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Scaling Away

  • Lesson
Rhonda Naylor
Location: unknown

Students will measure the dimensions of a common object, multiply each dimension by a scale factor, and examine a model using the multiplied dimensions. Students will then compare the surface area and volume of the original object and the enlarged model.

In this lesson, students will examine a rectangular prism or cylinder. Before this lesson, have students bring in common objects that are either cylinders or rectangular prisms. Have a collection of additional items ready to distribute if needed.

As a prerequisite to this lesson, students must be able to compute the surface area and volume. The applets listed below can be used to provide a visual demonstration of surface area and volume of prisms in class, or students can use these applets to explore on their own.

To engage students in this lesson, show a scale model, such as a Hot Wheels® toy car or an HO scale train replica.

1908 locomotive 

The Hot Wheels® Monster Jam® car on the Scaling Overhead is built on a 1:24 scale; HO scale train replicas are built on a 1:87 scale. That is, the scale factor is the number by which each dimension of the original object is multiplied to find the corresponding dimension of the model. (Note that in these examples, the scale factor is less than 1, which means that the model is smaller than the original object. In this lesson, students will consider a model for which the scale factor is greater than 1, which means that the model will be larger than the original.)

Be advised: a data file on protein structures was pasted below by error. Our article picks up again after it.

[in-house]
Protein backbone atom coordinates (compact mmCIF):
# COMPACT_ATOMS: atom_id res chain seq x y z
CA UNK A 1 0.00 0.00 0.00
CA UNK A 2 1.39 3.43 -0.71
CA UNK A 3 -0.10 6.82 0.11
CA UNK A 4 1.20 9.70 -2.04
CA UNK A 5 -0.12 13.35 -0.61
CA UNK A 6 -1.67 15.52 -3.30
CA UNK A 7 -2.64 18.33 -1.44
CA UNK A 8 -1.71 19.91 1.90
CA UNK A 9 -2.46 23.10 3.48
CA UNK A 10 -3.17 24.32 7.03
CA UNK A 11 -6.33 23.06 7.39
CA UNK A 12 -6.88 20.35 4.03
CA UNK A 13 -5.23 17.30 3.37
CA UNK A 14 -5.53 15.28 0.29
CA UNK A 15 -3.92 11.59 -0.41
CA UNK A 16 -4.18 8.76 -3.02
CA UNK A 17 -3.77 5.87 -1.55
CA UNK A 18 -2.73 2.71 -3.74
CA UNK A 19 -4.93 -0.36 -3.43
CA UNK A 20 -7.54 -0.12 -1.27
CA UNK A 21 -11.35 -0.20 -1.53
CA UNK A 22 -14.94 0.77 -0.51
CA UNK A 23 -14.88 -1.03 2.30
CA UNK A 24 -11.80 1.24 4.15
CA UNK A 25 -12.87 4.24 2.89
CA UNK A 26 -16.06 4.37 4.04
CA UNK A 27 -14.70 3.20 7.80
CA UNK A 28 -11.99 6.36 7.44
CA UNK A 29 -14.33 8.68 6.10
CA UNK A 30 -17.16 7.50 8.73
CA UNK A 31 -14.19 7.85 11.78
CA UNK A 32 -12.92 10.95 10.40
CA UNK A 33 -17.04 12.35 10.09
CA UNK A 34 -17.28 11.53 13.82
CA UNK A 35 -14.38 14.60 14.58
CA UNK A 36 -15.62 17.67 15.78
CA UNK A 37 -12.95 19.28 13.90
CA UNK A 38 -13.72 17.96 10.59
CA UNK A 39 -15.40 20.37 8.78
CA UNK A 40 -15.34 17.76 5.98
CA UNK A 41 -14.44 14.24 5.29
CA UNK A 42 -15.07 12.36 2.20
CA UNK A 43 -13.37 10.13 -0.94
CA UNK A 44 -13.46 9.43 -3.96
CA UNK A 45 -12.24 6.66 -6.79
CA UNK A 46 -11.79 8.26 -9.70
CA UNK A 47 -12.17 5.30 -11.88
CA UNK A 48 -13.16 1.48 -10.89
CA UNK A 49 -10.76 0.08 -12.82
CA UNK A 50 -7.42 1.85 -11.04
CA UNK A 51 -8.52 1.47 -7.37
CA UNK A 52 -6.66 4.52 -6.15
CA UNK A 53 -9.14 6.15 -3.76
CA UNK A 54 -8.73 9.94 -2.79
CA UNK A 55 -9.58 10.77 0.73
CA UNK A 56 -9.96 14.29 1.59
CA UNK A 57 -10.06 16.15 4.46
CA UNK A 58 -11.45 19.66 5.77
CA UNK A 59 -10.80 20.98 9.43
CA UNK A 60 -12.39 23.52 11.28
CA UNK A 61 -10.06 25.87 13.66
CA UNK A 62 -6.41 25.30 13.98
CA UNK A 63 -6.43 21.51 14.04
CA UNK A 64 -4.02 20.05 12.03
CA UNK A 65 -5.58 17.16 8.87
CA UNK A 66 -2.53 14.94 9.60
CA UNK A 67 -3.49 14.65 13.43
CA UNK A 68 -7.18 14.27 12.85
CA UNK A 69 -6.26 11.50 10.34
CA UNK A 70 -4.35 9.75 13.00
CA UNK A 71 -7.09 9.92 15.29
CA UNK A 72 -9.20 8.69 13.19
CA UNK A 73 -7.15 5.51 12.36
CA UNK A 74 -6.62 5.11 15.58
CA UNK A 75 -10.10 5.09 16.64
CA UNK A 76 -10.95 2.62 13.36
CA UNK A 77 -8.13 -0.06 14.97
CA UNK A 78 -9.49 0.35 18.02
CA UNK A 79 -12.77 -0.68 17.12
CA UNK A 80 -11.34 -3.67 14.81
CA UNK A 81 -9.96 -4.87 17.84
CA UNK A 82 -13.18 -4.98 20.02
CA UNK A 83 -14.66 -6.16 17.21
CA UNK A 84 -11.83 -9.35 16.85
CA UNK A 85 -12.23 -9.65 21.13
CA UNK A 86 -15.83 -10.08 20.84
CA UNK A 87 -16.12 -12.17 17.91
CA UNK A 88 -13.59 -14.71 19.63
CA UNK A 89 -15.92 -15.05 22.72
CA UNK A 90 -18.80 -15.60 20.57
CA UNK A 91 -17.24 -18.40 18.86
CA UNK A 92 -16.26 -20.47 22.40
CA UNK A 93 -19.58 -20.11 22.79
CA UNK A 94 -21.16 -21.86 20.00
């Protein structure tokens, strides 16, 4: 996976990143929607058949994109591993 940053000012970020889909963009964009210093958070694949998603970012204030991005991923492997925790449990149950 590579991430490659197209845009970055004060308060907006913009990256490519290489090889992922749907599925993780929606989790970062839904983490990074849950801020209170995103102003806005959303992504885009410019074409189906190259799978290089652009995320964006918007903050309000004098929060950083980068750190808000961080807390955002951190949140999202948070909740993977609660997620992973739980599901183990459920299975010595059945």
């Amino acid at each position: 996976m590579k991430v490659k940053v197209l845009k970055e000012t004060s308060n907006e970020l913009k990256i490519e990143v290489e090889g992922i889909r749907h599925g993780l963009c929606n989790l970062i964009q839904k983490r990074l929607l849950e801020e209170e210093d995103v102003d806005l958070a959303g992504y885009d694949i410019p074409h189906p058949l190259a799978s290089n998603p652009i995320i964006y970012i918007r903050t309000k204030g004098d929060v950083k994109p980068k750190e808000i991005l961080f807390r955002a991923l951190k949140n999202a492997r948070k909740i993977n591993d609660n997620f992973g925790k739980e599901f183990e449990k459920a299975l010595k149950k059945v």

overhead Scaling Overhead

Ask students when they have seen a scale model. They may mention models of buildings, neighborhoods, or monuments. Most students have seen miniature replicas of famous places, such as the Eiffel Tower or Empire State Building.

Say to students, "Suppose you wanted to build an exact replica of your object, enlarging it by using a scale factor of 5. Picture in your mind how it would look. How many times larger do you think the surface area will become? How many times larger do you think the volume will become?"

Distribute the Scaling Away Activity Sheet. Explain to students that they will record their hypotheses, measure the dimensions of their object, and compute its surface area and volume. Then, they will choose a scale factor, determine the dimensions of a model using that scale factor, and compute the surface area and volume of the model. Finally, they will examine what happens to the surface area and volume. After working through the questions on the activity sheet, the students will discuss their findings as a class.

pdficon Scaling Away Activity Sheet

For Question 1, students are to predict what they think will happen to the surface area and volume of an object when each dimension is increased. Allow students to write a conjecture, and then discuss as a class. Explain to students that they will test their conjectures during this lesson.